A court’s discretion in sentencing a defendant is also limited by the Eighth Amendment, which prohibits the imposition of excessive fines and the infliction of cruel and unusual punishment. The Excessive Fines Clause has proven to have little effect over the course of the last two centuries. Trial judges are afforded extremely wide discretion in assessing fines on criminal defendants, and they are rarely overturned on appeal. For a fine to be overturned there must be proof that it was arbitrary, capricious, or so grossly excessive as to amount to a deprivation of property without due process of law. As a practical matter, the cost of appealing a fine often exceeds the amount of the fine itself, thereby reducing the incentive to appeal.
On the other hand, the Cruel and Unusual Punishment Clause has been the subject of much litigation. This clause requires every punishment imposed by the government to be commensurate with the offense committed by the defendant. Punishments that are disproportionately harsh will be overturned on appeal. Examples of punishments that have been overturned on Eighth Amendment grounds include two Georgia statutes that prescribed the death penalty for rape and kidnapping (see Coker v. Georgia, 433 U. S. 584, 97 S. Ct. 2861, 53 L. Ed.2d 982 (1977); Eberheart v. Georgia, 433 U.S. 917, 97 L. Ed.2d 2994, 53 L. Ed. 2d 1104 ). The Supreme Court has also ruled that criminal sentences that are inhumane, outrageous, barbarous, or shock the social consciousness also violate the Eighth Amendment.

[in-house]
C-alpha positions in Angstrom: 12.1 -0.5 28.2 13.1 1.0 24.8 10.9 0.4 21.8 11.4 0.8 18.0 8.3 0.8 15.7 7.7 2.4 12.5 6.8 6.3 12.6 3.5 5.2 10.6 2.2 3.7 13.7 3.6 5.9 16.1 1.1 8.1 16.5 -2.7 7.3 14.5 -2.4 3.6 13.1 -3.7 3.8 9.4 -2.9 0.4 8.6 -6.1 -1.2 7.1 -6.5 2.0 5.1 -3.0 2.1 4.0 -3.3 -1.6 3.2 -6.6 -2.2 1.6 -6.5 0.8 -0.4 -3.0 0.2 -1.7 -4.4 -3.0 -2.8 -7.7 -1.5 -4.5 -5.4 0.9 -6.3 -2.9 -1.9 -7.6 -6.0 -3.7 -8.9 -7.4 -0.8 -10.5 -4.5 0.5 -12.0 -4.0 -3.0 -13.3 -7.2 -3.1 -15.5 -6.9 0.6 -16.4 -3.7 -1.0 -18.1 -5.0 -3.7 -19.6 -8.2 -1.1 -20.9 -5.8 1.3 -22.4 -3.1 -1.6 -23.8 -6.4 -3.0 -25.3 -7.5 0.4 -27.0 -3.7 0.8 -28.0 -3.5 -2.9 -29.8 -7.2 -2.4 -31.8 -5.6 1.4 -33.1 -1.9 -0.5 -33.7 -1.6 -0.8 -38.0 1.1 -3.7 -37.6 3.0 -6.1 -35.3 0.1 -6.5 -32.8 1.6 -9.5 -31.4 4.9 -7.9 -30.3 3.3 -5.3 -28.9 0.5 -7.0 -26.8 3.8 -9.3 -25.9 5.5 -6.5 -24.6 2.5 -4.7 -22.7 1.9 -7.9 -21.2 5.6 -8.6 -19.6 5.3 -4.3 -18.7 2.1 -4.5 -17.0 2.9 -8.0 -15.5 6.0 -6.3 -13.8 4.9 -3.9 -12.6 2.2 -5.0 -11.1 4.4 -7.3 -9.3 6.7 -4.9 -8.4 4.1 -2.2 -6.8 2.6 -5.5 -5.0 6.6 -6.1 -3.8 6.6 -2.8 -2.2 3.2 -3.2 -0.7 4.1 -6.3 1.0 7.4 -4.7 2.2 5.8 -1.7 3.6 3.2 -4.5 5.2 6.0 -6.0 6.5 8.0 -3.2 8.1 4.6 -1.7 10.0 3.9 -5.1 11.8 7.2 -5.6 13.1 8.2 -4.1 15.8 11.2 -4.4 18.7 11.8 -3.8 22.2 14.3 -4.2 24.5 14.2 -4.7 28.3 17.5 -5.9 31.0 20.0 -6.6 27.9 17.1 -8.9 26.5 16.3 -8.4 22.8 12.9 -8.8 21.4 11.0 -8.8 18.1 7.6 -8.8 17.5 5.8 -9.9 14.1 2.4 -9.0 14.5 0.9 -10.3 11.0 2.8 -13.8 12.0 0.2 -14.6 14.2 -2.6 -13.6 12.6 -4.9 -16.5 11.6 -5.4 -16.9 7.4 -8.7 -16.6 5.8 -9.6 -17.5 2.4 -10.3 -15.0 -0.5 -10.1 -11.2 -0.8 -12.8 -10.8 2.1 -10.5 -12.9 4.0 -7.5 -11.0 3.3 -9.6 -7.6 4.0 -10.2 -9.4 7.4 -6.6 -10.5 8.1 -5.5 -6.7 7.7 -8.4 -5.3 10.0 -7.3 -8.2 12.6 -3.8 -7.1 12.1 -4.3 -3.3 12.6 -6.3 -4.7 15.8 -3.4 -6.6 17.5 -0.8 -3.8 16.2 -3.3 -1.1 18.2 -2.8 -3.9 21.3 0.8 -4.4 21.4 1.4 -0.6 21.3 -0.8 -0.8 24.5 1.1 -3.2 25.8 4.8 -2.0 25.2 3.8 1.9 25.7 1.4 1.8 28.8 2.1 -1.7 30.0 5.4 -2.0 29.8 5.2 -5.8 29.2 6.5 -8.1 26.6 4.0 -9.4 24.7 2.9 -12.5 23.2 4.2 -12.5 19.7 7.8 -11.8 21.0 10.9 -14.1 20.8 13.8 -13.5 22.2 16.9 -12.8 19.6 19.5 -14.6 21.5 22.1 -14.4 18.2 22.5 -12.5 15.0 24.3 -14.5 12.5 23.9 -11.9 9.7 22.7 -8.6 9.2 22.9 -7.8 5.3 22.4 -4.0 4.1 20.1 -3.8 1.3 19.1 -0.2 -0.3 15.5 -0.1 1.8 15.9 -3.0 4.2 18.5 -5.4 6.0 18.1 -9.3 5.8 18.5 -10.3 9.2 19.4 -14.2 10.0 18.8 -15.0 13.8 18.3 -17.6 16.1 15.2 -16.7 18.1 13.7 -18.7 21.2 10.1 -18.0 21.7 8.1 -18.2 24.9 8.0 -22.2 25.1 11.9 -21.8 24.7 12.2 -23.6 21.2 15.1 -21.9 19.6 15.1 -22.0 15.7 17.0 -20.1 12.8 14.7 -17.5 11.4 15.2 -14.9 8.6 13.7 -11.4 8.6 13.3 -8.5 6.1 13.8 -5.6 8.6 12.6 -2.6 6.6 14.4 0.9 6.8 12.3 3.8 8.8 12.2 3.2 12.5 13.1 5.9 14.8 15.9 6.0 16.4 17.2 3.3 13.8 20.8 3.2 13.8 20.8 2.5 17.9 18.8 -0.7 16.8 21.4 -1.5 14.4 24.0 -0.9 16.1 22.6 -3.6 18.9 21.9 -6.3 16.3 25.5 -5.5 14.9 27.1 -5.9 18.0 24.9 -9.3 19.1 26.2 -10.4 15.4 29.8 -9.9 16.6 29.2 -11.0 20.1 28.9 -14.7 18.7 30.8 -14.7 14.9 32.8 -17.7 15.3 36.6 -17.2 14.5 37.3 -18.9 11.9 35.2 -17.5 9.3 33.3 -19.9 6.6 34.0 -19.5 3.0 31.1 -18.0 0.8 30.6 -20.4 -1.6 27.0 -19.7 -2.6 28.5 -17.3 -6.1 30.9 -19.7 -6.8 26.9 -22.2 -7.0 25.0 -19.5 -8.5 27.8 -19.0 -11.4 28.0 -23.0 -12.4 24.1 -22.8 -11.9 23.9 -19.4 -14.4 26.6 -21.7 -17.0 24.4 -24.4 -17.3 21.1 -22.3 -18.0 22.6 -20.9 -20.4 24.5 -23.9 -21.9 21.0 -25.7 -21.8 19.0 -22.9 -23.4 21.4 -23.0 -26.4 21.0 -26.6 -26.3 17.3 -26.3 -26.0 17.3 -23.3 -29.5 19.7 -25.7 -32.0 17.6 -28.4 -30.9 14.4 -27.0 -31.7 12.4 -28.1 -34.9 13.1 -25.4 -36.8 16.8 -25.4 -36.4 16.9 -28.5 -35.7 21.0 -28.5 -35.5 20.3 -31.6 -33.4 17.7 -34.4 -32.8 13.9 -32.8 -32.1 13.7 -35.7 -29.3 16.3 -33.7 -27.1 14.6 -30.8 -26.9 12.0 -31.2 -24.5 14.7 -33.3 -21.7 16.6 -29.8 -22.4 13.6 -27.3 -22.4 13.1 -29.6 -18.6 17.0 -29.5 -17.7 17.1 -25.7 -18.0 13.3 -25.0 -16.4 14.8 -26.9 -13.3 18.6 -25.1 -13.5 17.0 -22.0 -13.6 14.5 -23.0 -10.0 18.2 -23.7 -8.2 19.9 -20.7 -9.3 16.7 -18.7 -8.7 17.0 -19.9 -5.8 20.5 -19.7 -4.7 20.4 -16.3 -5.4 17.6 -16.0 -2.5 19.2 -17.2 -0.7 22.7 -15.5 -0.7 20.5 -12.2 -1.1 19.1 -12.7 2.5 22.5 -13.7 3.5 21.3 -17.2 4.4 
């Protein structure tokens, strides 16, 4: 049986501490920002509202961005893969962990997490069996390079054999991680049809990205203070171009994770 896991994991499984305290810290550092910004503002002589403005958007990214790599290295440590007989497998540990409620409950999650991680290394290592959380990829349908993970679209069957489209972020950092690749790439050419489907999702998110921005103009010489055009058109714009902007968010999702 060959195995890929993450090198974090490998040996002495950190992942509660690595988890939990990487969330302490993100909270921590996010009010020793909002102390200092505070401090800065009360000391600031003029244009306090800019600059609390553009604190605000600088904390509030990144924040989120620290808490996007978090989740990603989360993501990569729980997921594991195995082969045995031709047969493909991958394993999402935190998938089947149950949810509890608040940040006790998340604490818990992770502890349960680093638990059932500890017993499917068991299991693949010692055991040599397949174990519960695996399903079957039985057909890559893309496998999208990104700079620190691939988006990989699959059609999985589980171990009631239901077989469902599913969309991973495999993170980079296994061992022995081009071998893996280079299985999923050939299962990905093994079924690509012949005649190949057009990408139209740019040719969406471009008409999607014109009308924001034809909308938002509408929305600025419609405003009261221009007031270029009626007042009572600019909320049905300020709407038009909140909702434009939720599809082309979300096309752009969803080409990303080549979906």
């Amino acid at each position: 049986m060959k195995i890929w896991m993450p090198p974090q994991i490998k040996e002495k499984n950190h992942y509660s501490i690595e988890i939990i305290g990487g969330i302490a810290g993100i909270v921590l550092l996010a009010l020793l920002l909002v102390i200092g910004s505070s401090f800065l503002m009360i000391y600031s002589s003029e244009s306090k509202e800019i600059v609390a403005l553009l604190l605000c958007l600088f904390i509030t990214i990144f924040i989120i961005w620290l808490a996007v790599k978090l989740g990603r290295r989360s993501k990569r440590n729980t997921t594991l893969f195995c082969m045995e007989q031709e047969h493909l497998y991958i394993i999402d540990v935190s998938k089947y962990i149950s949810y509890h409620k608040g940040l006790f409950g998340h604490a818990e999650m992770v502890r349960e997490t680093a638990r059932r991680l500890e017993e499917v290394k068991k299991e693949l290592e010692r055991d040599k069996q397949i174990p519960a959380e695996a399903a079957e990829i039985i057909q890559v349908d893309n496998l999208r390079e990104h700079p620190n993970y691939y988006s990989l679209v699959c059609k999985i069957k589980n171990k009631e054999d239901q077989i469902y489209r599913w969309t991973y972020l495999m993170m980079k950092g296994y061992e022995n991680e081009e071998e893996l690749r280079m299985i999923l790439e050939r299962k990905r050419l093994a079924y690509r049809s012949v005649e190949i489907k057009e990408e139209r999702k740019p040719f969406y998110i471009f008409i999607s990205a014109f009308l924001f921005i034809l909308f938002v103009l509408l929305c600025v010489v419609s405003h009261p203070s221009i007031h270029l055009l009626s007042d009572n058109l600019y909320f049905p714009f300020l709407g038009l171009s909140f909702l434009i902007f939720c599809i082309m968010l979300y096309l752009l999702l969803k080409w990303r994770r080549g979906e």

In 1972 the U. S. Supreme Court placed a moratorium on capital punishment throughout the United States, declaring that the statutes authorizing the death penalty were too broad and allowed for arbitrary and discriminatory application by judges and juries (see Furman v. Georgia, 408 U.S. 238, 92 S.Ct. 2726, 33 L.Ed.2d 346 ). But four years later the Supreme Court upheld three new state statutes that were enacted to cure those flaws (see Gregg v. Georgia, 428 U.S. 153, 96 S.Ct. 2909, 49 L.Ed.2d 859 ). Thirty-five states and the federal government soon followed suit by revising their death penalty statutes to comply with the Eighth Amendment, and the nation’s high court has since shown reluctance to closely scrutinize these statutes.
However, in 2001 the Georgia Supreme Court surprised many legal observers when it banned use of the electric chair in executing death row inmates (see Dawson v. State, ― S.E.2d ―, 2001 WL 1180615 [GA.2001]). The court said that death by electrocution violated the state constitution’s prohibition against cruel and unusual punishment because it inflicted purposeless violence and needless mutilation on the prisoner, and as such made no measurable contribution to the accepted goals of punishment (see GA Const. Art. 1, ¤ 1, par. 17). At the same time, the court stressed that it was not calling into question Georgia’s entire system of capital punishment. On the contrary, the court said that death by lethal injection raised no constitutional questions because it was minimally intrusive and involved no mutilation.